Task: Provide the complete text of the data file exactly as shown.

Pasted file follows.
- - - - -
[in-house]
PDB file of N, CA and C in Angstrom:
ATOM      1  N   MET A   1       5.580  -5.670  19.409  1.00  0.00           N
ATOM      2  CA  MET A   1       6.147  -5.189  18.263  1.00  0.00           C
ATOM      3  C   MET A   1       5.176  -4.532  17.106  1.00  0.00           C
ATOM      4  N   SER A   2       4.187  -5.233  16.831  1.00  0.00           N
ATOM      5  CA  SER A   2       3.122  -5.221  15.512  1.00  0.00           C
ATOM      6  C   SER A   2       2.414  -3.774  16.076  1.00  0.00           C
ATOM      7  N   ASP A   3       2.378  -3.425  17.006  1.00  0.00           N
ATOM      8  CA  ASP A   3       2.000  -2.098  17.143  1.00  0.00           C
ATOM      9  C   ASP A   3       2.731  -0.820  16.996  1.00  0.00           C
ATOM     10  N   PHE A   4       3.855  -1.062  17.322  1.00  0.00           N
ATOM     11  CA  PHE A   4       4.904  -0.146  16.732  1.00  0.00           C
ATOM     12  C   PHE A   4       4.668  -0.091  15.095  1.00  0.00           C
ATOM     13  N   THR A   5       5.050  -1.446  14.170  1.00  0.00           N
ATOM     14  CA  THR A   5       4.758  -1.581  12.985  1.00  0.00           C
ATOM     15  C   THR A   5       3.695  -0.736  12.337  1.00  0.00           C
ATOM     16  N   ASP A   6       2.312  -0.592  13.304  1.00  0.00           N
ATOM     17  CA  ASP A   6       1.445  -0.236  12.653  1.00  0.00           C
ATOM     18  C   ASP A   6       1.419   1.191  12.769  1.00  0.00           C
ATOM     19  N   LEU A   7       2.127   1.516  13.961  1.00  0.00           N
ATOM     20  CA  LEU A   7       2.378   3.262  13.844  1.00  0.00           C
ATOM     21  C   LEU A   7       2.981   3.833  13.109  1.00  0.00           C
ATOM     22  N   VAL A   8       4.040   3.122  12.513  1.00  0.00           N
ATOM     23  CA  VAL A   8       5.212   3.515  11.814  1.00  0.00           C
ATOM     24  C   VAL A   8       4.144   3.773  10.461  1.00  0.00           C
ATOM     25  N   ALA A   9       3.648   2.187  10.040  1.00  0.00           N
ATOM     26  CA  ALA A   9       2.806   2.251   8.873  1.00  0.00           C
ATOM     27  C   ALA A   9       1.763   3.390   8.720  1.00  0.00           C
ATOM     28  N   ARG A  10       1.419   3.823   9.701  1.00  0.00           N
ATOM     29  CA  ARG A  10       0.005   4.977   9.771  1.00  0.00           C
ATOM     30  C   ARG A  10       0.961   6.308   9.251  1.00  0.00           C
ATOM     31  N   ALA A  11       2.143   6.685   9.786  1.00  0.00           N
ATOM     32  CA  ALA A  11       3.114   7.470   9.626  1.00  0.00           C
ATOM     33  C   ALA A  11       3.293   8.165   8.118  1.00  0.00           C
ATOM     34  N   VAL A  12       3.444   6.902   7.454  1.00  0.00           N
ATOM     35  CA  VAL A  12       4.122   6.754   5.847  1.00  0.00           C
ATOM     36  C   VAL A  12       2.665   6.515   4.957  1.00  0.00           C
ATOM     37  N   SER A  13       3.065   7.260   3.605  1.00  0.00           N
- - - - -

[in-house]
PDB file of N, CA and C in Angstrom:
ATOM      1  N   MET A   1       5.580  -5.670  19.409  1.00  0.00           N
ATOM      2  CA  MET A   1       6.147  -5.189  18.263  1.00  0.00           C
ATOM      3  C   MET A   1       5.176  -4.532  17.106  1.00  0.00           C
ATOM      4  N   SER A   2       4.187  -5.233  16.831  1.00  0.00           N
ATOM      5  CA  SER A   2       3.122  -5.221  15.512  1.00  0.00           C
ATOM      6  C   SER A   2       2.414  -3.774  16.076  1.00  0.00           C
ATOM      7  N   ASP A   3       2.378  -3.425  17.006  1.00  0.00           N
ATOM      8  CA  ASP A   3       2.000  -2.098  17.143  1.00  0.00           C
ATOM      9  C   ASP A   3       2.731  -0.820  16.996  1.00  0.00           C
ATOM     10  N   PHE A   4       3.855  -1.062  17.322  1.00  0.00           N
ATOM     11  CA  PHE A   4       4.904  -0.146  16.732  1.00  0.00           C
ATOM     12  C   PHE A   4       4.668  -0.091  15.095  1.00  0.00           C
ATOM     13  N   THR A   5       5.050  -1.446  14.170  1.00  0.00           N
ATOM     14  CA  THR A   5       4.758  -1.581  12.985  1.00  0.00           C
ATOM     15  C   THR A   5       3.695  -0.736  12.337  1.00  0.00           C
ATOM     16  N   ASP A   6       2.312  -0.592  13.304  1.00  0.00           N
ATOM     17  CA  ASP A   6       1.445  -0.236  12.653  1.00  0.00           C
ATOM     18  C   ASP A   6       1.419   1.191  12.769  1.00  0.00           C
ATOM     19  N   LEU A   7       2.127   1.516  13.961  1.00  0.00           N
ATOM     20  CA  LEU A   7       2.378   3.262  13.844  1.00  0.00           C
ATOM     21  C   LEU A   7       2.981   3.833  13.109  1.00  0.00           C
ATOM     22  N   VAL A   8       4.040   3.122  12.513  1.00  0.00           N
ATOM     23  CA  VAL A   8       5.212   3.515  11.814  1.00  0.00           C
ATOM     24  C   VAL A   8       4.144   3.773  10.461  1.00  0.00           C
ATOM     25  N   ALA A   9       3.648   2.187  10.040  1.00  0.00           N
ATOM     26  CA  ALA A   9       2.806   2.251   8.873  1.00  0.00           C
ATOM     27  C   ALA A   9       1.763   3.390   8.720  1.00  0.00           C
ATOM     28  N   ARG A  10       1.419   3.823   9.701  1.00  0.00           N
ATOM     29  CA  ARG A  10       0.005   4.977   9.771  1.00  0.00           C
ATOM     30  C   ARG A  10       0.961   6.308   9.251  1.00  0.00           C
ATOM     31  N   ALA A  11       2.143   6.685   9.786  1.00  0.00           N
ATOM     32  CA  ALA A  11       3.114   7.470   9.626  1.00  0.00           C
ATOM     33  C   ALA A  11       3.293   8.165   8.118  1.00  0.00           C
ATOM     34  N   VAL A  12       3.444   6.902   7.454  1.00  0.00           N
ATOM     35  CA  VAL A  12       4.122   6.754   5.847  1.00  0.00           C
ATOM     36  C   VAL A  12       2.665   6.515   4.957  1.00  0.00           C
ATOM     37  N   SER A  13       3.065   7.260   3.605  1.00  0.00           N